Written by Samantha Lade, DonateToday
Published: Friday, 23rd March 2018

'I thought it was a Victorian disease': This young law student thought her symptoms were stress-related, before her TB became life-threatening

'I thought it was a Victorian disease': This young law student thought her symptoms were stress-related, before her TB became life-threatening

As a young law student, Amy's attention was on her studies. It was certainly not on TB – something she considered a 'disease of the past'. But soon enough, the symptoms began to show, and her disease became life-threatening. Today – on World TB Day – Amy is sharing her story through TB Alert to help prevent others from suffering as she did.

Study-related Stress?

Young law student Amy was never on the look-out for TB when she got ill.

Like many, she thought the BCG vaccine she'd had as a child would protect her from the 'disease of the past'. 

But not knowing the symptoms, combined with a delay in her diagnosis, led to Amy's TB eventually becoming life-threatening.

'In April 2004, I got antibiotics from the doctor for a dry itchy cough,' recalls Amy. 'I was a busy 24-year-old law student and thought my illness was just stress about my studies.'

But then, her cough increased in severity and Amy started to lose weight.

'The only person who mentioned TB at this stage was my uncle, but I didn't take it seriously, as I'd had my BCG vaccine.'

Her symptoms continued to worsen; just weeks later, Amy had lost two and a half stone, felt fatigued, and also began to experience night sweats. 

"More than 28,000 people fall ill with TB every day. Nearly 5,000 of them die – despite the fact that TB is curable."

- TB Alert

Losing a Lung

Amy then began to face delays whilst awaiting a diagnosis for her illness.

'My hospital appointment took six weeks to come through because the first letter was lost,' explains Amy. 'But then, in April 2005, the hospital did a bronchoscopy and sputum test – and I was diagnosed with TB.'

A month later, a further x-ray went on to show that one of Amy's lungs had collapsed. Yet, although she received physiotherapy for this, and was given the all clear of the infection, she still continued to notice symptoms.

Amy's cough returned, red circles began appearing on her legs and she started to lose weight and feel tired again.

'I was admitted to hospital with a pneumonia-related infection where they found my TB had re-occured,' says Amy. 'Because my lung had collapsed, not all the bacteria had been killed off. 

'In May 2007, I then had an operation to remove my lung.'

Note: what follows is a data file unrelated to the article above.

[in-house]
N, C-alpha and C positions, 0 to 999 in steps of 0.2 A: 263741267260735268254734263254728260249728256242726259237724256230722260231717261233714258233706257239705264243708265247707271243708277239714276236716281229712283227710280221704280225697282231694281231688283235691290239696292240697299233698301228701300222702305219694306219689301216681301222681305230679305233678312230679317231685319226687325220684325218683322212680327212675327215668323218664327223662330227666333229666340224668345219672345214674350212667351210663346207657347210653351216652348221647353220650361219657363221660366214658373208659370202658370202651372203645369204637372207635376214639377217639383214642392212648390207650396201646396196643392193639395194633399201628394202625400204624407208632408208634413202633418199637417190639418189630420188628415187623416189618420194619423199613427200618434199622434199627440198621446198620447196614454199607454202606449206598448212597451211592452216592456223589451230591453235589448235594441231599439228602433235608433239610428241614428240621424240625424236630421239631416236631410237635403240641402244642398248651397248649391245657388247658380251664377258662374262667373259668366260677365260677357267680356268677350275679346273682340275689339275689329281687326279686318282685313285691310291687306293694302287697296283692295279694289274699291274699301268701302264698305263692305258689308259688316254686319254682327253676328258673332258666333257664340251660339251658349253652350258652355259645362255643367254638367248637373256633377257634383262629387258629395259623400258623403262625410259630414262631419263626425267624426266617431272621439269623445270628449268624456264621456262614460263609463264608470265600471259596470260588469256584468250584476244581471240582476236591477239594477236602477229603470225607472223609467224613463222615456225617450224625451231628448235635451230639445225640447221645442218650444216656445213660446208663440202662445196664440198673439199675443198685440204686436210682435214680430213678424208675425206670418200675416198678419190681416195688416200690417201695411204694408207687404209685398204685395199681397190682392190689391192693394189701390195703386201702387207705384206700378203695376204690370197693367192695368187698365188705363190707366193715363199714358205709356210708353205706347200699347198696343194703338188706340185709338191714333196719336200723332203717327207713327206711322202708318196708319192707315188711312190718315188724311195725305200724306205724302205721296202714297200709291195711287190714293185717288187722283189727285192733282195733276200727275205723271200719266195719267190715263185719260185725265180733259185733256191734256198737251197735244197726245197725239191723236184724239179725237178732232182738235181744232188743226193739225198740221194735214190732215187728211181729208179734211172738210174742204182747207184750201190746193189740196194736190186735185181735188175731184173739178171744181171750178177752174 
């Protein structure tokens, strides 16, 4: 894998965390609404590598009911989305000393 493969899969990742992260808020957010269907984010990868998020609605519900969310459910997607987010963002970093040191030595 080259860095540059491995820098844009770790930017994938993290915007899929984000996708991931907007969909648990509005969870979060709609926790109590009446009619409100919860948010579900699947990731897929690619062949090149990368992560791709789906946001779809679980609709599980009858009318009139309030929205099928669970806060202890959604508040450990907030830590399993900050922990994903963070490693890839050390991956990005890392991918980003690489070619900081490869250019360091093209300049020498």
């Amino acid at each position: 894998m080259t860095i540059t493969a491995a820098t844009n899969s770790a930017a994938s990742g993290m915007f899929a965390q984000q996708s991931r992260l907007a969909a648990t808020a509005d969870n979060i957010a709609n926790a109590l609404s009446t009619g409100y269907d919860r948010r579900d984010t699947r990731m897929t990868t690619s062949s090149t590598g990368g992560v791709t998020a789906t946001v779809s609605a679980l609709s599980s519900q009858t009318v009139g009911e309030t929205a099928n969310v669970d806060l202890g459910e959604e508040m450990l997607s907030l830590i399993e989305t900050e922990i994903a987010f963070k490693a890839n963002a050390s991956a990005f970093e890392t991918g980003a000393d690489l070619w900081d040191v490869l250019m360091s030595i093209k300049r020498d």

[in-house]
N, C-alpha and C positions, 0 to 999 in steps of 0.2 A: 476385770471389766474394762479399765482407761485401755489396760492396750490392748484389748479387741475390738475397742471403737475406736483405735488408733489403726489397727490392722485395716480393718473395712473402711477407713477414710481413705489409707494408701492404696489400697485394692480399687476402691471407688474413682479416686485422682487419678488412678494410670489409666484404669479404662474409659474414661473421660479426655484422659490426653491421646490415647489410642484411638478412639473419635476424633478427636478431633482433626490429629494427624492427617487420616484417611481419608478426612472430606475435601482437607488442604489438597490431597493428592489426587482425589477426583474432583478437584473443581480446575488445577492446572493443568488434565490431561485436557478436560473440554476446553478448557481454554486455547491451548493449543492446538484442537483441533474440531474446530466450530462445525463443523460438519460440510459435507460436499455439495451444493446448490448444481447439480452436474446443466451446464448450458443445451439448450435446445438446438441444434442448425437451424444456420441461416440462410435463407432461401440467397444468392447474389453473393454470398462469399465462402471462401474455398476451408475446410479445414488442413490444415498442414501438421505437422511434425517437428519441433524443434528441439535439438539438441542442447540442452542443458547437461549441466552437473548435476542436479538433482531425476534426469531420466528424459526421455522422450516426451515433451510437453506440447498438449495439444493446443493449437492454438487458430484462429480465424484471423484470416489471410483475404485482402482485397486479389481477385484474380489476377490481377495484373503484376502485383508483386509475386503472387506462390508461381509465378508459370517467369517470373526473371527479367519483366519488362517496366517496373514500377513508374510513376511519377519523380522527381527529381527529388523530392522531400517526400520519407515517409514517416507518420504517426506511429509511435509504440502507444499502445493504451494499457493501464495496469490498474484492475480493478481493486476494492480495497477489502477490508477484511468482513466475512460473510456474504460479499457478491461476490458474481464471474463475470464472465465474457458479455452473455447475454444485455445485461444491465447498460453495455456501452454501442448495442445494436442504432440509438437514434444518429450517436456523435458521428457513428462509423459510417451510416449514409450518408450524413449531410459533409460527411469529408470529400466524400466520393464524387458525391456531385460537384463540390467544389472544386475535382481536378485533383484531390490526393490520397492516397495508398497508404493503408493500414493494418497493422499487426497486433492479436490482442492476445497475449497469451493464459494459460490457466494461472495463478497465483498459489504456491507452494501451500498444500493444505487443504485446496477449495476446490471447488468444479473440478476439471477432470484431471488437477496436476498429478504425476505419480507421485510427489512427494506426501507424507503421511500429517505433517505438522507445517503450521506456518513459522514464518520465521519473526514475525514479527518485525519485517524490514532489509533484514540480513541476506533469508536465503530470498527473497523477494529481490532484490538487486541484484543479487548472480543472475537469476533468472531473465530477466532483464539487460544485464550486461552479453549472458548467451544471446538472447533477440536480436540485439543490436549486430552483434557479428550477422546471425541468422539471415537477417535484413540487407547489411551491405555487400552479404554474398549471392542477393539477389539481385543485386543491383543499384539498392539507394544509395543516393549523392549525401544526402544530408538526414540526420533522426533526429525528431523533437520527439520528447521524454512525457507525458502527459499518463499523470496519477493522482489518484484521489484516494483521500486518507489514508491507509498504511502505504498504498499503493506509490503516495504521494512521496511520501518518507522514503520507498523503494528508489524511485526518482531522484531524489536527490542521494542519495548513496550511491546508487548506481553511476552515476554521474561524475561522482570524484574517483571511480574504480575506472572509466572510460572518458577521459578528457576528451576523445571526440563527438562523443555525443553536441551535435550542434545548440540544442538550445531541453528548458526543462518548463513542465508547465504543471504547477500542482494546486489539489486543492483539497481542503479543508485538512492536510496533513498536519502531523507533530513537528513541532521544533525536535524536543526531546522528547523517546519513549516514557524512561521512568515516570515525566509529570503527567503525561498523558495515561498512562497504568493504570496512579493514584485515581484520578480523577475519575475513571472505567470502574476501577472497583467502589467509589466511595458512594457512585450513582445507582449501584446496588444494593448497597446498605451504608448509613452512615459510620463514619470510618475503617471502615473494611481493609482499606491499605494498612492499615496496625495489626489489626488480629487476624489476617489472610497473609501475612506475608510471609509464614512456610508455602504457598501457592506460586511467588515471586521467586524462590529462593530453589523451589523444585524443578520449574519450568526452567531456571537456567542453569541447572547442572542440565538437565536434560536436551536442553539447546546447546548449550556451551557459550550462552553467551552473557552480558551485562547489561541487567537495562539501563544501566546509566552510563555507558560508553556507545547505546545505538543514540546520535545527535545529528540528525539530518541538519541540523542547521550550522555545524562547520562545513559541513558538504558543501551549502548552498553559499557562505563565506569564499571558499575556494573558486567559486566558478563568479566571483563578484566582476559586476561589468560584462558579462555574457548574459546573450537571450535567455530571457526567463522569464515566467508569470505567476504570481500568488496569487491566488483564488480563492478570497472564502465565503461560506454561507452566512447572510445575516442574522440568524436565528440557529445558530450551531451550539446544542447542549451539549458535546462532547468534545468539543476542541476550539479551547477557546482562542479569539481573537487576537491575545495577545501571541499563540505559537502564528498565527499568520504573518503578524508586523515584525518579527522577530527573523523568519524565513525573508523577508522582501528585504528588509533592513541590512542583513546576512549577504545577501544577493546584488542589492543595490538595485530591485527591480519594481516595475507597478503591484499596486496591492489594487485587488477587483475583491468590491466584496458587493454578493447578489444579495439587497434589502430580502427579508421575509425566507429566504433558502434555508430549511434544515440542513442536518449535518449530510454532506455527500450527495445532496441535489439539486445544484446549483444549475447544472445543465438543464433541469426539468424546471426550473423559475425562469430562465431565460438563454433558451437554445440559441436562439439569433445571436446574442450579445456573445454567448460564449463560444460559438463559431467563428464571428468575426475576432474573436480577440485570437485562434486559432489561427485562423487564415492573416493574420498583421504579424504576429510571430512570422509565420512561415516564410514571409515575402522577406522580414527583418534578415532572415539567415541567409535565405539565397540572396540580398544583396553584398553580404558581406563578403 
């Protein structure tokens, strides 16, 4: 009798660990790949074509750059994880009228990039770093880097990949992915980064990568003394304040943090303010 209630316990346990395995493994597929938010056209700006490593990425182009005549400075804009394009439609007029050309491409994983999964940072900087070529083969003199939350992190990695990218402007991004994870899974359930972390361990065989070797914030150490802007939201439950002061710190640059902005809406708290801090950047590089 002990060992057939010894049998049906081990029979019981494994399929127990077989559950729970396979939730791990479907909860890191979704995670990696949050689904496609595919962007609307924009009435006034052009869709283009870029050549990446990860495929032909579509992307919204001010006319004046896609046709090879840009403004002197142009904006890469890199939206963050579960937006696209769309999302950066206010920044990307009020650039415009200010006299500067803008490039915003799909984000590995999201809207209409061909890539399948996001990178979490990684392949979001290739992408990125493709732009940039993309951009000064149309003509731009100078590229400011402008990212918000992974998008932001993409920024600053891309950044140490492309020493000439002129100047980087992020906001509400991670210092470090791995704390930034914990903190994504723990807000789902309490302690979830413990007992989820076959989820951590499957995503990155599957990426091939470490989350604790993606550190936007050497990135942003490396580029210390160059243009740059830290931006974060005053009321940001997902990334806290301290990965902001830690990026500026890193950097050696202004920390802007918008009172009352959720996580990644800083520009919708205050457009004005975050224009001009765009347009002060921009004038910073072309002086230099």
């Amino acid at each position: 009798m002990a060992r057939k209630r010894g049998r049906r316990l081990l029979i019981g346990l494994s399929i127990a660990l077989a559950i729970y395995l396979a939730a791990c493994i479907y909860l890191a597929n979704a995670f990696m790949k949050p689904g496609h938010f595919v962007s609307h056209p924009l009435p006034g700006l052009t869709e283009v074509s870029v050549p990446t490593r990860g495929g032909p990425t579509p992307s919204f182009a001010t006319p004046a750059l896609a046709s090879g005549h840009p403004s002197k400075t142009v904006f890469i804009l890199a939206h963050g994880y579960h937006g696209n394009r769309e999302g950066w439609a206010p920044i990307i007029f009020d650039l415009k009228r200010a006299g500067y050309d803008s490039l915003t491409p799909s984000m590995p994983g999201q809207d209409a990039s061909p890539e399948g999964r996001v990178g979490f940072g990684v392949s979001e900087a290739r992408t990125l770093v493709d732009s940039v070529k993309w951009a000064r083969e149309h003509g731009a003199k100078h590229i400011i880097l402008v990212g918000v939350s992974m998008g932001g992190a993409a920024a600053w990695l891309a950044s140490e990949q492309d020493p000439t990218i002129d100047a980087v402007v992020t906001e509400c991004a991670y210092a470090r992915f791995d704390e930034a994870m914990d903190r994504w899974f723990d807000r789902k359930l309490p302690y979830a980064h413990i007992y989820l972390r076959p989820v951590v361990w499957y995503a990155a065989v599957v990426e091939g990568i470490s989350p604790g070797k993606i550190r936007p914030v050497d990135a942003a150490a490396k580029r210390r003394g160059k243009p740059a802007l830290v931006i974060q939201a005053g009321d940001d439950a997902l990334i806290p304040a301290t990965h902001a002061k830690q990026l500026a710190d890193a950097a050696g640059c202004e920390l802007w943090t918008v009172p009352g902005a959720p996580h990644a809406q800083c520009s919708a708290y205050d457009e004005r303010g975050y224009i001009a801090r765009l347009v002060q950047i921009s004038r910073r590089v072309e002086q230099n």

Life-changing Peer Support 

Amy has gone on to experience both sides of peer support in relation to her diagnosis. 

'When I was diagnosed with TB, I had to put my university studies on hold, and was feeling isolated and frustrated at the lack of support available,' explains Amy. 

'I wanted to talk to someone personally affected by the illness.'

From there, Amy reached out and called the UK's national tuberculosis charity TB Alert, where she was put in touch with Anna, a member of the charity's TB Action Group.

'We spoke mainly over email and Facebook and then met up. I felt less alone knowing Anna was there and the fact that she'd completed her treatment and graduated from university gave me hope for the future.'

Today, Amy is giving back to the charity by offering her own support to other newly-diagnosed individuals.

She recently provided peer support for Abid, a Pakistani migrant receiving follow-up care for TB at an immigration removal centre in Manchester.

Amy, a keen law student, had to put her studies on hold due to her diagnosis of tuberculosis (TB)

'I visited Abid three times, giving him moral support and reassurance,' says Amy. 'We talked about his care and treatment, and I gave him practical support by liaising with his solicitor.'

As well as this, Amy now acts as a patient advocate for TB Alert, where she aims to help others from suffering as unnecessarily as she did.

"I didn't think I could get it because I'd had the BCG vaccine and wasn't coughing up blood."

- Amy

Staying Alert for TB

TB Alert, who work to tackle TB both here in the UK and amongst the world's communities at highest risk of developing the illness, warn that TB symptoms are often similar to symptoms of other illnesses – such as the flu. 

However, the charity report that the most common symptoms of the infection are: a cough (for three weeks or longer), extreme tiredness, fever, night sweats, loss of appetite and weight loss. 

Amy, who went on to graduate from university and is now at the Race Equality Foundation, finishes: 'Thanks to my family, friends and medical staff, I got better and caught up with my studies.

'When I was diagnosed with TB I was surprised, as I thought it was a Victorian disease, but I was also relieved because I thought it was asthma. Now, I know what signs to look out for.'

This World TB Day, please click here to learn more about the symptoms, diagnosis and treatment of the disease on TB Alert's website.